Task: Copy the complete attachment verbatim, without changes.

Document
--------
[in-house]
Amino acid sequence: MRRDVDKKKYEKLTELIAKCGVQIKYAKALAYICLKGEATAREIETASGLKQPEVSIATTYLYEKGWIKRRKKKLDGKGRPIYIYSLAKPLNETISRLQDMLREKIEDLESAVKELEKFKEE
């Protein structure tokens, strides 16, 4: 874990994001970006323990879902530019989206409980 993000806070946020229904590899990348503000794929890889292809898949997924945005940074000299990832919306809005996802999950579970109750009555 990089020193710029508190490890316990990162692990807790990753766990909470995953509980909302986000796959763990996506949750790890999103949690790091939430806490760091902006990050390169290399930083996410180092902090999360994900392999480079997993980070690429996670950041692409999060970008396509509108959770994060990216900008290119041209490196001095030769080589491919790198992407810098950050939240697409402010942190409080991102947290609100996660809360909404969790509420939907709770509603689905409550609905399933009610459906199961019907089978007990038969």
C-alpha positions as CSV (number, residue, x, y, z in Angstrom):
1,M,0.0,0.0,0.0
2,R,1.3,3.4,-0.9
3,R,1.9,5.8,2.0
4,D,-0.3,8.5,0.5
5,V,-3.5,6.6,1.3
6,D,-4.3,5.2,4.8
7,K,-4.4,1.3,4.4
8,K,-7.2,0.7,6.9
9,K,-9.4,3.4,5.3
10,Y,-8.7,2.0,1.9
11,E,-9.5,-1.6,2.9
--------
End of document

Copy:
[in-house]
Amino acid sequence: MRRDVDKKKYEKLTELIAKCGVQIKYAKALAYICLKGEATAREIETASGLKQPEVSIATTYLYEKGWIKRRKKKLDGKGRPIYIYSLAKPLNETISRLQDMLREKIEDLESAVKELEKFKEE
């Protein structure tokens, strides 16, 4: 874990994001970006323990879902530019989206409980 993000806070946020229904590899990348503000794929890889292809898949997924945005940074000299990832919306809005996802999950579970109750009555 990089020193710029508190490890316990990162692990807790990753766990909470995953509980909302986000796959763990996506949750790890999103949690790091939430806490760091902006990050390169290399930083996410180092902090999360994900392999480079997993980070690429996670950041692409999060970008396509509108959770994060990216900008290119041209490196001095030769080589491919790198992407810098950050939240697409402010942190409080991102947290609100996660809360909404969790509420939907709770509603689905409550609905399933009610459906199961019907089978007990038969």
C-alpha positions as CSV (number, residue, x, y, z in Angstrom):
1,M,0.0,0.0,0.0
2,R,1.3,3.4,-0.9
3,R,1.9,5.8,2.0
4,D,-0.3,8.5,0.5
5,V,-3.5,6.6,1.3
6,D,-4.3,5.2,4.8
7,K,-4.4,1.3,4.4
8,K,-7.2,0.7,6.9
9,K,-9.4,3.4,5.3
10,Y,-8.7,2.0,1.9
11,E,-9.5,-1.6,2.9